To minimize your flat fees, be selective regarding the ATMs you use. When traveling abroad, a good rule of thumb is "you'll always pay for convenience." The ATMs you find in airports, hotels, and convenience stores tend to always charge higher conversion fees and flat fees. Instead, use ATMs at major banks. The rates will almost always be lower, and the ATMs will definitely always be safer.

Open an account with a travel-friendly bank

While using the right ATMs can help lower withdrawal fees, opening an account with a travel-friendly bank can eliminate them altogether. According to Nomadic Matt, the best approach to avoid ATM fees is to bank with an institution within the Global ATM Alliance, which is a network of banks that share international ATMs.

Currently, the banks of the Global ATM Alliance include Bank of America, Barclays, BNP Paribas, Deutsche Bank, Banca Nazionale del Lavoro, Scotiabank, and Westpac. If you bank with one of these institutions, you could travel from the U.K. to Chile to Papua New Guinea without paying any out-of-network ATM fees.

Keep in mind that it may take a few weeks to open a bank account, deposit funds, and receive a debit card, so plan accordingly. Along with saving you money on foreign transaction fees, these accounts allow you to set aside a specific amount of money for travel. By separating these funds from your primary bank, you can minimize the potential financial risk of fraudsters. And it may help you budget better.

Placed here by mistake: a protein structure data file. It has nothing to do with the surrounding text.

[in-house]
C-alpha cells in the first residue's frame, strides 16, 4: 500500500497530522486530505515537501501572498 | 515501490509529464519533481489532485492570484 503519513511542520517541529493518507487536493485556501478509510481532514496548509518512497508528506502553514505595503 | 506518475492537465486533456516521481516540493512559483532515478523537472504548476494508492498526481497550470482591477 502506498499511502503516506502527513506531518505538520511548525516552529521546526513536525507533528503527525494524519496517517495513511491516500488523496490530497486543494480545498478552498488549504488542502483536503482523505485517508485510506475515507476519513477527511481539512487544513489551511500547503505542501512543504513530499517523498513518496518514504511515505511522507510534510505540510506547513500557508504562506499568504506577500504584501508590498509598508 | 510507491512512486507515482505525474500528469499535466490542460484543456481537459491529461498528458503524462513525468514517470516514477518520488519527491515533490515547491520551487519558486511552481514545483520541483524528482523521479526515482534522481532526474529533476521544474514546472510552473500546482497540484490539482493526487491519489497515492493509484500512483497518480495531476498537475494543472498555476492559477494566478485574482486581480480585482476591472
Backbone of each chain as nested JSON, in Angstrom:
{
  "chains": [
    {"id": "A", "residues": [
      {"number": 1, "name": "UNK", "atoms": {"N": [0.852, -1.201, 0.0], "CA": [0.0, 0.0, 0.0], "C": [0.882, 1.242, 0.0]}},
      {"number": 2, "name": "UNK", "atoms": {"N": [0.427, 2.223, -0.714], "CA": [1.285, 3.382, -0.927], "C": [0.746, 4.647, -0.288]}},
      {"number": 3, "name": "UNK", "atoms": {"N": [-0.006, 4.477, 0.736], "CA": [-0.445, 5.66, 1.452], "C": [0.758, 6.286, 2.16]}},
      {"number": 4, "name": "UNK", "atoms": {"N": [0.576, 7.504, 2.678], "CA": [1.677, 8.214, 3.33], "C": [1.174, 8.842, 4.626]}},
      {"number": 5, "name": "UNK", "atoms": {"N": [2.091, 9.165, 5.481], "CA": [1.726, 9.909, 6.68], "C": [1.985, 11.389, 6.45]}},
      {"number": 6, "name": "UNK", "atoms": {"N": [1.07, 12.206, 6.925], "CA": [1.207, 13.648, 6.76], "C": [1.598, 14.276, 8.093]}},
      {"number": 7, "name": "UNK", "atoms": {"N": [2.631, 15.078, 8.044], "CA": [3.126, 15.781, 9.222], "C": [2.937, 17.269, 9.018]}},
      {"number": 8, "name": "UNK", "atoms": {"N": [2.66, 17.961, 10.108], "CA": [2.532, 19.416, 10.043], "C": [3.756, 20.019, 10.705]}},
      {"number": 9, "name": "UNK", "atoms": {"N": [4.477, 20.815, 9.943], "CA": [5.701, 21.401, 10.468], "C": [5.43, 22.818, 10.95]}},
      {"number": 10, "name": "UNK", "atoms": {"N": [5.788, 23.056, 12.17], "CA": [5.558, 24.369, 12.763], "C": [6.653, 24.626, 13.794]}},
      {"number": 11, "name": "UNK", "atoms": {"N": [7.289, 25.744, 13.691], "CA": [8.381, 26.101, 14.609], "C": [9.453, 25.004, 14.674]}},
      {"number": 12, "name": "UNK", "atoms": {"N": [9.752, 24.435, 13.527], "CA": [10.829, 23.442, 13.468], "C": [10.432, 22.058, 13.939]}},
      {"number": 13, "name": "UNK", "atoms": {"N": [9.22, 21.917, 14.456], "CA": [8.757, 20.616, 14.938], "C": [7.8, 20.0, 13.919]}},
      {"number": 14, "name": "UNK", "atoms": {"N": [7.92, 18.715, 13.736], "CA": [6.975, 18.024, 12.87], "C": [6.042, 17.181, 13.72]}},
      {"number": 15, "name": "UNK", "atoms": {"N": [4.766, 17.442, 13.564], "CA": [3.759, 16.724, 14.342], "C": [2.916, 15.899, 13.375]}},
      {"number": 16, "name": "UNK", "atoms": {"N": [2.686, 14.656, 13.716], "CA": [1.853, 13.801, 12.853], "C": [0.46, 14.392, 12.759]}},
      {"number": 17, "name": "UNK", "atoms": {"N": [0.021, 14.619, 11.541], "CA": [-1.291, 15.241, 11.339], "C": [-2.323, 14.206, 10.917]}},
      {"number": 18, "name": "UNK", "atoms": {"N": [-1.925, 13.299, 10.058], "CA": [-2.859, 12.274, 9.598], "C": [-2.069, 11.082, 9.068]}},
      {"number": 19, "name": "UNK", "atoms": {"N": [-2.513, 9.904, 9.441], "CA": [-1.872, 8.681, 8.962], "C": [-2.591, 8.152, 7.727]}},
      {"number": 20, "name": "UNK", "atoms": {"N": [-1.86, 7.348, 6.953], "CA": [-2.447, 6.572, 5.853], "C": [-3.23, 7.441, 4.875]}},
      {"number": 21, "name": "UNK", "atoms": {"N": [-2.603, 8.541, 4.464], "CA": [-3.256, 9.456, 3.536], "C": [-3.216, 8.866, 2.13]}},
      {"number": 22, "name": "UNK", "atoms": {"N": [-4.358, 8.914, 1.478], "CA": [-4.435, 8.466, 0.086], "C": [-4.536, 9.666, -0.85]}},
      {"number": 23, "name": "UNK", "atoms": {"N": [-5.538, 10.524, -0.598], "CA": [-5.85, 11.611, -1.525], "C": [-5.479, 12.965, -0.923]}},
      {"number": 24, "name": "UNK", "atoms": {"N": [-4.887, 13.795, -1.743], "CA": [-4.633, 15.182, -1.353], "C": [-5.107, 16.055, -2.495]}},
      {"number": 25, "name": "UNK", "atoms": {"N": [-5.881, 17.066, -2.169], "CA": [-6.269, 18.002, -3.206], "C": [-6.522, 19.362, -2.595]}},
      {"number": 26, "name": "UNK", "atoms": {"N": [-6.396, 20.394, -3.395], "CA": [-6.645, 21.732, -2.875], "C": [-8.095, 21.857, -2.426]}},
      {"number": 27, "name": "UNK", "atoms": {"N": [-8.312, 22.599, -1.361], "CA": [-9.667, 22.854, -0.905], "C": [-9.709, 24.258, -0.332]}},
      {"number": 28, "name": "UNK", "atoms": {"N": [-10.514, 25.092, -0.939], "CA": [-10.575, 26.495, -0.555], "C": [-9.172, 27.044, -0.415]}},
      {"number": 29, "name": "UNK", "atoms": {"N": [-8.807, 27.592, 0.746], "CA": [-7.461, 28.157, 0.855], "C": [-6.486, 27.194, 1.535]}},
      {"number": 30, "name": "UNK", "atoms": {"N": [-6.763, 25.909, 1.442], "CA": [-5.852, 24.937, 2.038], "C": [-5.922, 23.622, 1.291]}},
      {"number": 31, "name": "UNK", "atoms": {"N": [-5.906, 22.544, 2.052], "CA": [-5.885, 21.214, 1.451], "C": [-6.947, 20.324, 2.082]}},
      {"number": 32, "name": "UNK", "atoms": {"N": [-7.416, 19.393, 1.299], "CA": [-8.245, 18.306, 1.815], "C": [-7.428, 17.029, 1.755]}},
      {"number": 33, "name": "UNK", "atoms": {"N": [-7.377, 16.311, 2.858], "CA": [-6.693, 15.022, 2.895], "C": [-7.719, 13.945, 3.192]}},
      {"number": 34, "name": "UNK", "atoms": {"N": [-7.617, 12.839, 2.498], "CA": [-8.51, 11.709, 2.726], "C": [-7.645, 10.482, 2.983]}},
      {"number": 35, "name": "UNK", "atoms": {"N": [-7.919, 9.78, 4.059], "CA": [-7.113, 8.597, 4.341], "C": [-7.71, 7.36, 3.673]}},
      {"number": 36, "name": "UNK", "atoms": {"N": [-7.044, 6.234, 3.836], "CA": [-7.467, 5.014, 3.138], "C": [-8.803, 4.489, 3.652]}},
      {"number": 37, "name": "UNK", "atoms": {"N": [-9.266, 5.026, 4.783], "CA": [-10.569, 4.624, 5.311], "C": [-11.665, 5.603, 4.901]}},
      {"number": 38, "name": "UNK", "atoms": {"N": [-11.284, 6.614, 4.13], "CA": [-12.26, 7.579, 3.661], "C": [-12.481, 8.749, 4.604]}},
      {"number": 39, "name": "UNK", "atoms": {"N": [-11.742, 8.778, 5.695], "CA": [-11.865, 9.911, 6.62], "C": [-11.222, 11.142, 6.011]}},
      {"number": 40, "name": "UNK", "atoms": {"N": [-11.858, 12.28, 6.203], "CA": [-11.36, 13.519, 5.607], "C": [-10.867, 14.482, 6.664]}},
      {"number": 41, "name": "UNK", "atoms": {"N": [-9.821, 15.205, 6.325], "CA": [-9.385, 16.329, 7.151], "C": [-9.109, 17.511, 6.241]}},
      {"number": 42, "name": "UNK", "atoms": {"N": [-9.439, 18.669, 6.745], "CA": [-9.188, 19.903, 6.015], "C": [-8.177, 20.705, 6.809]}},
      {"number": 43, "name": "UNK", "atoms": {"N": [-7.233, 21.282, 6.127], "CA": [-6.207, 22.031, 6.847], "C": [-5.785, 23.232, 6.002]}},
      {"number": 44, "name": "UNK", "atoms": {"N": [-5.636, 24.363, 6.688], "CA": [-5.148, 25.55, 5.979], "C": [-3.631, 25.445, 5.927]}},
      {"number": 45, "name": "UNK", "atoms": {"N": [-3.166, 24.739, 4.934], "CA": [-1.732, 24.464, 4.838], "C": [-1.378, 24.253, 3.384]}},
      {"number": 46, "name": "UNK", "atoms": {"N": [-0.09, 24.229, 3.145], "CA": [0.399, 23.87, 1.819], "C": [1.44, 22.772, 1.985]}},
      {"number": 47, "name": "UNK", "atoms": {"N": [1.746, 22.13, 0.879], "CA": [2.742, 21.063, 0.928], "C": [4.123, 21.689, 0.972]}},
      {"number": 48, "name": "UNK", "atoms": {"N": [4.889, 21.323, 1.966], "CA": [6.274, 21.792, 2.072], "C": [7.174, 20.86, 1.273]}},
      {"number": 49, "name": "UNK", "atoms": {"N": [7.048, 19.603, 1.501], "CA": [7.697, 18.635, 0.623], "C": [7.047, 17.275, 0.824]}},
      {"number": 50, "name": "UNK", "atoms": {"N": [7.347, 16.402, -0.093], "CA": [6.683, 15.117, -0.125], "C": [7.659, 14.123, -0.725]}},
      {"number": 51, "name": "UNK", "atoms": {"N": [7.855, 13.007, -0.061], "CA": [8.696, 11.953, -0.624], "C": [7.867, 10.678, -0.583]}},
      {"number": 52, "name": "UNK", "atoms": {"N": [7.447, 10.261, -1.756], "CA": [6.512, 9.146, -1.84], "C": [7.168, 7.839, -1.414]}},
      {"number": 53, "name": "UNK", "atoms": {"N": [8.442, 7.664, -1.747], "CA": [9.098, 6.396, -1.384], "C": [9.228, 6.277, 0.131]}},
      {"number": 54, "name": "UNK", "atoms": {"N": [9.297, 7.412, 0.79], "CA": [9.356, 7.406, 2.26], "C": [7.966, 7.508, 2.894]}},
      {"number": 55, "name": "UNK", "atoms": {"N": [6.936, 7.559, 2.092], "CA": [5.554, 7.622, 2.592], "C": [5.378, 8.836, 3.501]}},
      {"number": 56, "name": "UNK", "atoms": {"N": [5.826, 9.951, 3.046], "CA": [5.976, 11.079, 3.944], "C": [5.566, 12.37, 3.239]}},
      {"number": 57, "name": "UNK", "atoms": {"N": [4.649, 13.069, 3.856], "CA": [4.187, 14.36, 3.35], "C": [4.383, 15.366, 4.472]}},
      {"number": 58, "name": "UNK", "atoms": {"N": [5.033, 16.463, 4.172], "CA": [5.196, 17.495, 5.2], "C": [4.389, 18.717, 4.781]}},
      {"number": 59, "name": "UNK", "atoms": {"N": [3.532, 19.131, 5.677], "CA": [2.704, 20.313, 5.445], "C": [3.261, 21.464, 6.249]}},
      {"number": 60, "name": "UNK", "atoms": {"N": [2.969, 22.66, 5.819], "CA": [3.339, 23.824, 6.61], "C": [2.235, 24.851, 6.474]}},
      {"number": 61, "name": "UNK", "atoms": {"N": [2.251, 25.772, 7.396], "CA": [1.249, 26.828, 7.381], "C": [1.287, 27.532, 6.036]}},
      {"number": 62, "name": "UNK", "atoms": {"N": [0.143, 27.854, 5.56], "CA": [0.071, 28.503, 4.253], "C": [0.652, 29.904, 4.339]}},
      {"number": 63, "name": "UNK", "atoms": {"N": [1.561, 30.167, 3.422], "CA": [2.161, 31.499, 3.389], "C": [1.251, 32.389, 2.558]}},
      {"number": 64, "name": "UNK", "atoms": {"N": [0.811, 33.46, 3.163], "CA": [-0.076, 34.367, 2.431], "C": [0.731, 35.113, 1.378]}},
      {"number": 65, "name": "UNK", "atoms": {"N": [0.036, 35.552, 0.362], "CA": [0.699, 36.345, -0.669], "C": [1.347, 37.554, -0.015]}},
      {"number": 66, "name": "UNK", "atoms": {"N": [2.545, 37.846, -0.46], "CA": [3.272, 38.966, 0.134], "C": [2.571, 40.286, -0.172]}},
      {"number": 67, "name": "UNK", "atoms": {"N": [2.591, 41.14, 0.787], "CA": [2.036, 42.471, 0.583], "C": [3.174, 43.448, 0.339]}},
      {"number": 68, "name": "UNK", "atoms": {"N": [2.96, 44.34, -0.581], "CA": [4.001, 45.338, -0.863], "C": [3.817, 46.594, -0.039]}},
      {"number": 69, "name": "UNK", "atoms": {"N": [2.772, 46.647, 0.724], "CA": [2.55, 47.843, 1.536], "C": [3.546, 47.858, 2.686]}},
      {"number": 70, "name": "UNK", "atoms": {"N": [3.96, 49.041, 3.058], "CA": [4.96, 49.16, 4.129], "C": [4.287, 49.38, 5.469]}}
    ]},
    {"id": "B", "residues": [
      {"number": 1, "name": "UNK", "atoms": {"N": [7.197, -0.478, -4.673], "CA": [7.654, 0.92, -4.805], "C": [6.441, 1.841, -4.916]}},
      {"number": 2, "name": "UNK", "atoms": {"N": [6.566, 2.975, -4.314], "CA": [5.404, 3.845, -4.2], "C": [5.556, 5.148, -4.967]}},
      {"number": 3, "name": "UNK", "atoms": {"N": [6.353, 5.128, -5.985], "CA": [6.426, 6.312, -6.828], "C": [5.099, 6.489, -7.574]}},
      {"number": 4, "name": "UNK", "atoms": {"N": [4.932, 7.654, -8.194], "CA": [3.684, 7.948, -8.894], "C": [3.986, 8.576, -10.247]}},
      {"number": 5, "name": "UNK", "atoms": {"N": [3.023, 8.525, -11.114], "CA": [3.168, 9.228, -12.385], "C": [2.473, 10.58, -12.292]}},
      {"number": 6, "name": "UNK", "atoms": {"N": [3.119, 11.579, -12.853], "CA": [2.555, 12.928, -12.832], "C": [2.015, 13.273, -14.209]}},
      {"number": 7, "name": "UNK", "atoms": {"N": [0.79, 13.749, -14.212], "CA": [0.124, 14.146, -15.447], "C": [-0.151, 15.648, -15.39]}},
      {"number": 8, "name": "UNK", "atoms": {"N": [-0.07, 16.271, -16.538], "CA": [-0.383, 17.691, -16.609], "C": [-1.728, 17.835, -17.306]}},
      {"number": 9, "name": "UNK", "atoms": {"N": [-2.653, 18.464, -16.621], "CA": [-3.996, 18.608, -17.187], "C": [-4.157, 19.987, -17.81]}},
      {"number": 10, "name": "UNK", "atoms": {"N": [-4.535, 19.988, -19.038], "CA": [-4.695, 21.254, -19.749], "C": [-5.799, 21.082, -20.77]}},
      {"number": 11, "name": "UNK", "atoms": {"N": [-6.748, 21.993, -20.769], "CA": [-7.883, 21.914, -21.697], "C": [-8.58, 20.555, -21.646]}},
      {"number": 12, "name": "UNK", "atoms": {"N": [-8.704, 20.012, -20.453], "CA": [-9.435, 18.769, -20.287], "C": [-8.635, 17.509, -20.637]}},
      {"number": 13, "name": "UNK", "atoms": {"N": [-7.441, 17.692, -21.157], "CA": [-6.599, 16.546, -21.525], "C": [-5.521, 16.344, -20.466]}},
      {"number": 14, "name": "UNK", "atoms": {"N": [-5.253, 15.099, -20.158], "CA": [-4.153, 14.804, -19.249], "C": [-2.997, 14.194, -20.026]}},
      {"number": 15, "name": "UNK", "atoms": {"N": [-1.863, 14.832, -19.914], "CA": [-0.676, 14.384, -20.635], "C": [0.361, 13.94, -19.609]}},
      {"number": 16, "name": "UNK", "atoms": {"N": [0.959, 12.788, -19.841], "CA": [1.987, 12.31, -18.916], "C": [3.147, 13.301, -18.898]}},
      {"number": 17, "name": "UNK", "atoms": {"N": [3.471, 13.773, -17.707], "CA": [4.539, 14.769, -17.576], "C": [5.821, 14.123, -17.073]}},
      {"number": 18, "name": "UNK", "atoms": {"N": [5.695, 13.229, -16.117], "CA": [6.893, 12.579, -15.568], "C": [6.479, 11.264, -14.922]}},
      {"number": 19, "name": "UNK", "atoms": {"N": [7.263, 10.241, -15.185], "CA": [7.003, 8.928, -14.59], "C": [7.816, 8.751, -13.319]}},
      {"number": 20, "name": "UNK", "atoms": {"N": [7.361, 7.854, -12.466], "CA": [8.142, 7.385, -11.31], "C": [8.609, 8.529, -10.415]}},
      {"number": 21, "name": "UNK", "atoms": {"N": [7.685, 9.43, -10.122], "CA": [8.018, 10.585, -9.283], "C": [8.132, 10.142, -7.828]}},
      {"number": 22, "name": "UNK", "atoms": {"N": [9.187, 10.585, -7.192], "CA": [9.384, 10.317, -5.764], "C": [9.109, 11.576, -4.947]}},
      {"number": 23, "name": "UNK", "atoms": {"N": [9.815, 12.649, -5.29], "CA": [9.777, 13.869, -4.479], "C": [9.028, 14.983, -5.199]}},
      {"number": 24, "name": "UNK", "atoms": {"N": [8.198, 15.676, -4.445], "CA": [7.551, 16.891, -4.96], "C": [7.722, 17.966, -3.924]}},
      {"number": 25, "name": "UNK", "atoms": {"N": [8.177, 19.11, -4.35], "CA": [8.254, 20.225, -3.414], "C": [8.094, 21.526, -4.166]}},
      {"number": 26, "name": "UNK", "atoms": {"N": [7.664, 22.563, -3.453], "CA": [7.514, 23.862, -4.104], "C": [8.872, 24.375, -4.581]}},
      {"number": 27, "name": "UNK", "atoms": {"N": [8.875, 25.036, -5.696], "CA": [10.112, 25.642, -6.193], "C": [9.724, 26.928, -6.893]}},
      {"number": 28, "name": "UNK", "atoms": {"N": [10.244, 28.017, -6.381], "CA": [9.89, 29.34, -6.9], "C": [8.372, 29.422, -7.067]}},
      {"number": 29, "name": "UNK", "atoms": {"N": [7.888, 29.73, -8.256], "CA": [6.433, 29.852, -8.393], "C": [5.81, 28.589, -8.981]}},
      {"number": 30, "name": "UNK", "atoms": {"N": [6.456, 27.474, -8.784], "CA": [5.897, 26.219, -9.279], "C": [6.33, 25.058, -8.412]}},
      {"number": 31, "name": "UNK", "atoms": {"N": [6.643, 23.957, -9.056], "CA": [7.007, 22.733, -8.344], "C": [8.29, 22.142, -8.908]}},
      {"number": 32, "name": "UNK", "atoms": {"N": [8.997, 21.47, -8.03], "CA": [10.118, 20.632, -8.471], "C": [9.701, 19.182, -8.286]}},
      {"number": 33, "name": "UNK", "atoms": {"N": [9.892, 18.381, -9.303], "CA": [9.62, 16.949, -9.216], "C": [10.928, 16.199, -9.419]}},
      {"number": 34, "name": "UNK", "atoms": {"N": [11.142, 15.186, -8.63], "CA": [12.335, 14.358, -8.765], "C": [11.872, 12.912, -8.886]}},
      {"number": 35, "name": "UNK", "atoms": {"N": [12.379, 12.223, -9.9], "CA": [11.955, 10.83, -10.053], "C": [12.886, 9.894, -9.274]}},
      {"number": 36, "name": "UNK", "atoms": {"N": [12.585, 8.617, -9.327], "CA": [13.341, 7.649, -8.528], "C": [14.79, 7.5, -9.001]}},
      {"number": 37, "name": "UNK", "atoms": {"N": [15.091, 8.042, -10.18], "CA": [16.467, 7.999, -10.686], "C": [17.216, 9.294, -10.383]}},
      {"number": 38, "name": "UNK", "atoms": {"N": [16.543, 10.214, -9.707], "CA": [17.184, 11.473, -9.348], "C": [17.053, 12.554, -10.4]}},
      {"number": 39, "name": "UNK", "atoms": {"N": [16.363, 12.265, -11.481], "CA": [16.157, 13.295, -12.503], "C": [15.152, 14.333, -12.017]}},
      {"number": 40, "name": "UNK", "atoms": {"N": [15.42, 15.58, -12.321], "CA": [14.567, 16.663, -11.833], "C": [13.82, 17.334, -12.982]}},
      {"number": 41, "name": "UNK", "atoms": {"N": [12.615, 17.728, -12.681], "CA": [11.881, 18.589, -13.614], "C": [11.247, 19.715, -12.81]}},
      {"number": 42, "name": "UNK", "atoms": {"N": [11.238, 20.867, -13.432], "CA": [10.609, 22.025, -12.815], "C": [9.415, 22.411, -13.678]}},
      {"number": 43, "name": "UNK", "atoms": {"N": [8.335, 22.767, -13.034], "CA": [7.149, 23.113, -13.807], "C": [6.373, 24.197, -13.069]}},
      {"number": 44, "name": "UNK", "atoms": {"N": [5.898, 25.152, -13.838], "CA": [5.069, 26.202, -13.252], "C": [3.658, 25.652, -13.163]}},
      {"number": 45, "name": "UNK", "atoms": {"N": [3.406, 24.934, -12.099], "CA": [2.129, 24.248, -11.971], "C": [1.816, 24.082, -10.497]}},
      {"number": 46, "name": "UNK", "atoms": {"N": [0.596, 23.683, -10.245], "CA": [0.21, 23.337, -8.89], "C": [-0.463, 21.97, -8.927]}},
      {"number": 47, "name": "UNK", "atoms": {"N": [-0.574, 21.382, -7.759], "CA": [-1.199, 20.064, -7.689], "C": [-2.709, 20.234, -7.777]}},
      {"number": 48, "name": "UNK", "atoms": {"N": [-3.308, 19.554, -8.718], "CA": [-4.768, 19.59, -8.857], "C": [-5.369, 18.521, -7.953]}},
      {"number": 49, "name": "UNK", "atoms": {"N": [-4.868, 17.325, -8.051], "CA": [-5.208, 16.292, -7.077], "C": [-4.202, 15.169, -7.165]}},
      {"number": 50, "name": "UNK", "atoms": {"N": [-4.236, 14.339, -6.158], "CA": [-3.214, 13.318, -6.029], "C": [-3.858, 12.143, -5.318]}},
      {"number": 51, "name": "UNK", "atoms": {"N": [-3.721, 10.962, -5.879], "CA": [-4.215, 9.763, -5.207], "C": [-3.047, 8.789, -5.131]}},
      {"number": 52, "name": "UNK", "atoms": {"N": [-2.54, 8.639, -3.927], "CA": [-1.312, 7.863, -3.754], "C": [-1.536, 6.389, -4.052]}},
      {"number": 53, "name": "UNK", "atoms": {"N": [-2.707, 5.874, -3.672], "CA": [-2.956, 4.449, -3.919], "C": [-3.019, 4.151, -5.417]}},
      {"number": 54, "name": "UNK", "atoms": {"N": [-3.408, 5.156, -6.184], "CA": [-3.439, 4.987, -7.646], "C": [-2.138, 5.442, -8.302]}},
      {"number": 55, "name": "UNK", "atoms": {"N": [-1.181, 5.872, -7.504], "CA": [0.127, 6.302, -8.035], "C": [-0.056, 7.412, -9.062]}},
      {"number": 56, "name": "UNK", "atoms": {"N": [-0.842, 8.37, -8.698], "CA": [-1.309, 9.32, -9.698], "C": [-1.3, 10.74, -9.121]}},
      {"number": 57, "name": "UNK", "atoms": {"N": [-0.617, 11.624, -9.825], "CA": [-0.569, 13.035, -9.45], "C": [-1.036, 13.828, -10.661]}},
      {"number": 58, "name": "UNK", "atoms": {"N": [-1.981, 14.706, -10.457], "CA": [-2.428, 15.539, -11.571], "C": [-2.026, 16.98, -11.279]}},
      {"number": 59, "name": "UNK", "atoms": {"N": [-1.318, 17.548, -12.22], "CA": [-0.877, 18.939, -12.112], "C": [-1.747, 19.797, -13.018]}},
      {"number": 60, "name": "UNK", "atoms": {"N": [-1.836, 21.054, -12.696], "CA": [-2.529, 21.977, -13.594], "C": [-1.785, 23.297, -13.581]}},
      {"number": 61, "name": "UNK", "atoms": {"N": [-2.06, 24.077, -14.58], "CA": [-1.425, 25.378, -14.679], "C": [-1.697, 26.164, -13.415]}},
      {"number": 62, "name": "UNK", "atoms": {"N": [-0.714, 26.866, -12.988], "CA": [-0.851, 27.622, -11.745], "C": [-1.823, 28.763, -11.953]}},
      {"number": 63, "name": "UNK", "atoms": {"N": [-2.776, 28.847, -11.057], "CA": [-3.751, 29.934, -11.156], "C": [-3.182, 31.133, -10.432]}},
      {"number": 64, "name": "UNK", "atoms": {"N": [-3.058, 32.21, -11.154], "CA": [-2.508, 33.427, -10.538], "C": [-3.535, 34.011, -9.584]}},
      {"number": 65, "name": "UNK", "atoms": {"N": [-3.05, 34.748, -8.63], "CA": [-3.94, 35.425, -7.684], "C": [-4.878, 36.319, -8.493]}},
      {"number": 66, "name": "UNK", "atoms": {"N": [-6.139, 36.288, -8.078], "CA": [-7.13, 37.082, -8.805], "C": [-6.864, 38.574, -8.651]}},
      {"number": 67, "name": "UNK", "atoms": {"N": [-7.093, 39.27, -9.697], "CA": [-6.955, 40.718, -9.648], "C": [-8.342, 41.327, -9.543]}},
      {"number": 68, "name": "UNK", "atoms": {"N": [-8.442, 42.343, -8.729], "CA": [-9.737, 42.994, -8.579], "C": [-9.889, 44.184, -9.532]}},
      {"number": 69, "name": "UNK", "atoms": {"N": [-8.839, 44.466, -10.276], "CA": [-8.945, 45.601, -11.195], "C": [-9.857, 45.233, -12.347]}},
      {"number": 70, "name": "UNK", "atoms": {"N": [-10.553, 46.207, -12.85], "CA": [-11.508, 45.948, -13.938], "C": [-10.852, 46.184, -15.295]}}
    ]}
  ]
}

Be careful when exchanging currencies

Lastly, to save money on foreign transactions, be smart about currency exchanges. While some people appreciate having foreign (domestically accepted) cash on-hand upon arrival, the exchange rate through an ATM will almost always be better than a currency exchange kiosk. So, if you really want cash before leaving the airport, then use an ATM at the airport. Even though this ATM won't be the cheapest, it'll still be cheaper than exchanging currency at an airport. 

The sheer amount of currency exchanges at popular traveling destinations can make you feel pressured to use them. Don't. Their rates are the worst. Simply find an ATM with minimal fees, or if you really want cash upon landing, exchange some currency at your personal bank before leaving.

Exchanging currency upon returning home is another matter. Depending on the currency, some banks will buy back foreign currency, while others won't. In this case, you may need to just exchange the funds at your home airport and take the loss.

Or, according to Nerd Wallet, you can choose to donate your foreign currency to UNICEF's Change for Good program. Ten international airlines participate in the program, accepting and donating all types of currencies to improve the lives of children worldwide. And since you've now saved money by eliminating pesky travel fees (and enjoyed a wonderful trip), you should have a bit extra to share.